Here’s a curious result I ran across the other day. Suppose you have a quintic equation of the form *z* *x*^{5} – *x* – 1 = 0. (It’s possible to reduce a general quintic equation to this form, known as Bring-Jerrard normal form.) There is no elementary formula for the roots of this equation, but the following infinite series does give a root as a function of the leading coefficient *z*:

One reason this is interesting is that the series above has a special form that makes it a hypergeometric function of *z*. You can read more about it here.

I could imagine situations where having such an expression for a root is useful, though I doubt the series would be much use if you just wanted to find the roots of a fifth degree polynomial numerically. Direct application of something like Newton’s method would be much simpler.

Typo in your quintic equation (which, as written, would has a root of -1 when z=0 in contradiction to the series which is positive for positive z). The equation should be z x^5 – x + 1 = 0.

cheers

Dan, when z = 0, the equation becomes -x + 1 = 0, so x = 1. The series also evaluates to 1 when z = 0, so I think it’s OK.

An explicit *symbolic* expansion of Newton’s method will produce a series. And likely it will be equally simple if not the same.

I may be confused, by it seems you would need |z|<1 at least for convergence.

http://dx.doi.org/10.1007/BF03024901

This summation looks divergent to me in all cases.

The function (5n choose n) / (4n + 1) diverges at a factorial rate. Even the (z^n) exponential when z << 1 can't overcome that asymptotically.

Here's a wolfram|alpha that graphs the function with z = 0.1 (admittedly, not the sum, but it helps to see that the series is divergent): http://www.wolframalpha.com/input/?i=%285n+choose+n%29*%280.1%5En%2F%284n%2B1%29%29+from+0+to+20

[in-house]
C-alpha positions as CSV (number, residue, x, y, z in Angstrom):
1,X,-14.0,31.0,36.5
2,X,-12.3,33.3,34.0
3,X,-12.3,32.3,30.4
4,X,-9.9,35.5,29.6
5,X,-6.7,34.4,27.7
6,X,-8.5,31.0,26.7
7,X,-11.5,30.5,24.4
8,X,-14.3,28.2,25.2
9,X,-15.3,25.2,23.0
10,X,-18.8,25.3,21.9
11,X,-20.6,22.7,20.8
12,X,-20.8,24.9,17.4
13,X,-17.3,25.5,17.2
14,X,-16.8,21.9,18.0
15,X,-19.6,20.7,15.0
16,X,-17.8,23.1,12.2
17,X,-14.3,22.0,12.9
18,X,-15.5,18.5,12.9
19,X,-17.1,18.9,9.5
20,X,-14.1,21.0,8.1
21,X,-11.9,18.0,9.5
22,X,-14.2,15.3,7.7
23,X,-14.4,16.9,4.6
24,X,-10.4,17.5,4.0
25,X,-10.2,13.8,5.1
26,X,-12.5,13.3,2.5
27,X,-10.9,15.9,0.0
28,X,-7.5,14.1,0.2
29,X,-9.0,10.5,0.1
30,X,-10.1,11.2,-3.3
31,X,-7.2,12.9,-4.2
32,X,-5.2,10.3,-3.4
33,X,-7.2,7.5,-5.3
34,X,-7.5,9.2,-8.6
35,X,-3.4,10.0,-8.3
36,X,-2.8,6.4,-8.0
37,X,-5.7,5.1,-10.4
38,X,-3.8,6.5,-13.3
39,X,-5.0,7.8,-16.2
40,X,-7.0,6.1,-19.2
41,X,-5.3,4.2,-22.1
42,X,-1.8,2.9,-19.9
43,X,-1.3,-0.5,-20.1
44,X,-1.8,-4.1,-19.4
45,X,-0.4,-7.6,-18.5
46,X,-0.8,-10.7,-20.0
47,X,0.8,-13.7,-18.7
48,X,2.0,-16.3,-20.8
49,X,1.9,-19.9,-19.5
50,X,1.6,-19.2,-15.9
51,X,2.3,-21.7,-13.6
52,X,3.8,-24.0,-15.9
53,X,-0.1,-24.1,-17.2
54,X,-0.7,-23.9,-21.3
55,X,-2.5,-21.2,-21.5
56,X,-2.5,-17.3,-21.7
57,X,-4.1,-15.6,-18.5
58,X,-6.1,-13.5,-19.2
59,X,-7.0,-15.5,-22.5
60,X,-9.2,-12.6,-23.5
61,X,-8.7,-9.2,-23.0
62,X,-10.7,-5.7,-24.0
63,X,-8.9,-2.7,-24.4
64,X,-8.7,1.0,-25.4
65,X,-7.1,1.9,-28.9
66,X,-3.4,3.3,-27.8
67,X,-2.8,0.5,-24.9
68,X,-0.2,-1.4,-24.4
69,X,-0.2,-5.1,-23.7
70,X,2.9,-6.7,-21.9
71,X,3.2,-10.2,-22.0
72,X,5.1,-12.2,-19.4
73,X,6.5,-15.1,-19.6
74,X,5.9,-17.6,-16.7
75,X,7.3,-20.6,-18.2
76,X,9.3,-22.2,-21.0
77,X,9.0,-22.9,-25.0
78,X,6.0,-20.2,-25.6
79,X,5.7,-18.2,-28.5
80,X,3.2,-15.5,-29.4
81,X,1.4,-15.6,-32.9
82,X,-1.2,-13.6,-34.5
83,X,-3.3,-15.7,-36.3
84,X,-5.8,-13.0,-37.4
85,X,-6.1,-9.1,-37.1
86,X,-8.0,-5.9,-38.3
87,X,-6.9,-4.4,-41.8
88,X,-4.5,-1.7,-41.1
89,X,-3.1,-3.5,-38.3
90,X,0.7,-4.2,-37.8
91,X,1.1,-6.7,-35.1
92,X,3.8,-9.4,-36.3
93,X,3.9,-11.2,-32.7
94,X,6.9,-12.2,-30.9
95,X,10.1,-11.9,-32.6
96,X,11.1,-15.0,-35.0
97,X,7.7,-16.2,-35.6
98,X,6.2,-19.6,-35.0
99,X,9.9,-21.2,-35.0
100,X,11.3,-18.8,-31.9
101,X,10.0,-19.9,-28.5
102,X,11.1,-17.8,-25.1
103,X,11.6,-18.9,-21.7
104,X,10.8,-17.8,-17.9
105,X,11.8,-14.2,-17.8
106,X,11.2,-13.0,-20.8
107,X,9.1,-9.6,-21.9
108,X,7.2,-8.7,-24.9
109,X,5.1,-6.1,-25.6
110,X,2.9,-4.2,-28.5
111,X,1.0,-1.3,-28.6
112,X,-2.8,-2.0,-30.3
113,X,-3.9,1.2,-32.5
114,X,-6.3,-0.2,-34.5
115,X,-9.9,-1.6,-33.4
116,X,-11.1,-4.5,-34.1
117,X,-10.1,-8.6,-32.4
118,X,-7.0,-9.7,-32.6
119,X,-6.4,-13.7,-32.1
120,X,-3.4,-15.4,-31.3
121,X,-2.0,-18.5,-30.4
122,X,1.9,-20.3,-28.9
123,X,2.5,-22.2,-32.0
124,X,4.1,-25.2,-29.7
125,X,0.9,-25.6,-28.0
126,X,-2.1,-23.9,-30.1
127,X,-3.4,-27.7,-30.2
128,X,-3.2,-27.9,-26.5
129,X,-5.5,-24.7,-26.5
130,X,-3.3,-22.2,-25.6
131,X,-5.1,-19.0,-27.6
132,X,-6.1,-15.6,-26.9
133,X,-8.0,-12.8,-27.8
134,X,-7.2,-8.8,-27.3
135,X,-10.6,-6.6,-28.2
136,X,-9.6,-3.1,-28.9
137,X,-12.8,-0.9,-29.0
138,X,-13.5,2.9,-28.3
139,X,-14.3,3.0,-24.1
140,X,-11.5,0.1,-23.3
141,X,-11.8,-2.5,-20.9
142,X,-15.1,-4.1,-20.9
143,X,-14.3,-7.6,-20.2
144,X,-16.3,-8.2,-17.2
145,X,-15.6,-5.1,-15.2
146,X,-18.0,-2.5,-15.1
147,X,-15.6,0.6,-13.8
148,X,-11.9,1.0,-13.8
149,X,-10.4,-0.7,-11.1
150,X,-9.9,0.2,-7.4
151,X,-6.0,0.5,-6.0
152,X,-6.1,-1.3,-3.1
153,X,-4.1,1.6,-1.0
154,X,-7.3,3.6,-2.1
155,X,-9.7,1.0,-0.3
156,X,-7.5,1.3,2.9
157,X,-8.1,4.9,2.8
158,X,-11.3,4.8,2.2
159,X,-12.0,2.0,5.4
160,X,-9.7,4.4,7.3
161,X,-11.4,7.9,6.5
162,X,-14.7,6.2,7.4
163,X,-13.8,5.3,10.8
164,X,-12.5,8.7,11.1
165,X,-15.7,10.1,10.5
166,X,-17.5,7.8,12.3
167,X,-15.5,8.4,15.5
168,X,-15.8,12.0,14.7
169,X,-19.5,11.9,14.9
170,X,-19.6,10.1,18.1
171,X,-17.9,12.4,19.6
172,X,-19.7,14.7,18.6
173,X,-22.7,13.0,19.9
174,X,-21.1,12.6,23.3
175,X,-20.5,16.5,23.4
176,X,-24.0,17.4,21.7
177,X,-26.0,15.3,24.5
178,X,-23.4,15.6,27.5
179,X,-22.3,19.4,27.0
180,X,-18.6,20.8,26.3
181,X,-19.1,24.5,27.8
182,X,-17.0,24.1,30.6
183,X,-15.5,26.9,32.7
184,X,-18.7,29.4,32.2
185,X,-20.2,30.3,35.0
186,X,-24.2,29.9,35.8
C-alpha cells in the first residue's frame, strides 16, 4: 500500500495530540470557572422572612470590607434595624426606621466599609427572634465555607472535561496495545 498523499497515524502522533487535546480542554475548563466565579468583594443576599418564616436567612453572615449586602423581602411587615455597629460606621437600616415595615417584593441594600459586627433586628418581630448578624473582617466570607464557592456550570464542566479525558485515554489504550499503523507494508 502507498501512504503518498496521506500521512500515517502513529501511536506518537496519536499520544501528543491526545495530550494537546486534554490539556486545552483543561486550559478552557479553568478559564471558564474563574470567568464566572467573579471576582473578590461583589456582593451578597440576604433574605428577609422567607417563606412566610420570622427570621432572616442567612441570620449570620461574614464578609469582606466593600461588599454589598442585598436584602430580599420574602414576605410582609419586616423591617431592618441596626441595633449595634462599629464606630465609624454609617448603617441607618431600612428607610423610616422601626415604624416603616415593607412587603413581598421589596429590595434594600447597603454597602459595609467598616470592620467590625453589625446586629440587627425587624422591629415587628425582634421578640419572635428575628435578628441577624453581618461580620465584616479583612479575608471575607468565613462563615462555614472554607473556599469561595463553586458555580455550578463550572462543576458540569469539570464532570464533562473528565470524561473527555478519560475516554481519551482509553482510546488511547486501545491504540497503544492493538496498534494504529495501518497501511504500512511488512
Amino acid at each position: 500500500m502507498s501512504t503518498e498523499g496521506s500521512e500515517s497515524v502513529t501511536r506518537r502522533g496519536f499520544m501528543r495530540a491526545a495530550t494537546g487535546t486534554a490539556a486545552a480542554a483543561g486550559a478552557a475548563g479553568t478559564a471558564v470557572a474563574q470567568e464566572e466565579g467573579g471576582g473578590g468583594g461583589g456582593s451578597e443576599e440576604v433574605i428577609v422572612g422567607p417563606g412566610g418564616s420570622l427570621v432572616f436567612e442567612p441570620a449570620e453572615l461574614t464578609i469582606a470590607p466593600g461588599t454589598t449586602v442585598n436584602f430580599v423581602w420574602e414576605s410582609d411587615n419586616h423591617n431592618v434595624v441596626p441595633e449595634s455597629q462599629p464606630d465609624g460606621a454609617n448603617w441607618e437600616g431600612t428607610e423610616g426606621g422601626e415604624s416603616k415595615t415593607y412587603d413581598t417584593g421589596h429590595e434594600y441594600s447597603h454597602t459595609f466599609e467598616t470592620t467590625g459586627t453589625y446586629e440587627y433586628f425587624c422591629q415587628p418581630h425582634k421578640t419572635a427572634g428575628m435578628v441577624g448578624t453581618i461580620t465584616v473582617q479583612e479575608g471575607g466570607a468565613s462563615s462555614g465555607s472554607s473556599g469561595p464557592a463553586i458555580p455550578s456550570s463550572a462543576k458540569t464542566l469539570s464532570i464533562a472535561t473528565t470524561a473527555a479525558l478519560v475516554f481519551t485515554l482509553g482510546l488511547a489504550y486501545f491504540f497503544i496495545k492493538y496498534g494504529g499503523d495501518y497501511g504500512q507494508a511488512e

And even when z = 0, z^n = 1, but the rest of the function still diverges. Maybe I'm missing something?

The equation should have +1 instead of -1.

Joe, (5n choose n) <= sum over all k of (5n choose k) = 2^(5n) so when z<1/32 the series converges.

If you replace 0.1 with 0.03 in your Wolfram|Alpha plot, you'll see that the divergence goes away.

Just to follow up on series convergence… at first glance it does look like convergence is an issue. Playing with Stirling’s approximation you can show that asymptotically (5n-choose-n) is

sqrt(5/(8*pi*n))* (3125/256)^n. So one would expect convergence as long as |z| < (256/3125) == 0.08192.

A bit late, and of little importance: I believe the first sentence of second paragraph should read “One reason this is interesting is that the series above has a special form that makes it a hypergeometric function of z.” Replacing “is” => “it”.

Thanks. Typo fixed.

Plugged this into SymPy to get the explicit form as a hypergeometric function:

>>> print(summation(binomial(5*n, n)*z**n/(4*n + 1), (n, 0, oo)))

Piecewise((hyper((1/5, 2/5, 3/5, 4/5), (1/2, 3/4, 5/4), 3125*z/256), 3125*Abs(z)/256 <= 1), (Sum(z**n*binomial(5*n, n)/(4*n + 1), (n, 0, oo)), True))

The convergence condition is the same as given by others here (although note that convergence conditions given by SymPy are not guaranteed to be sharp).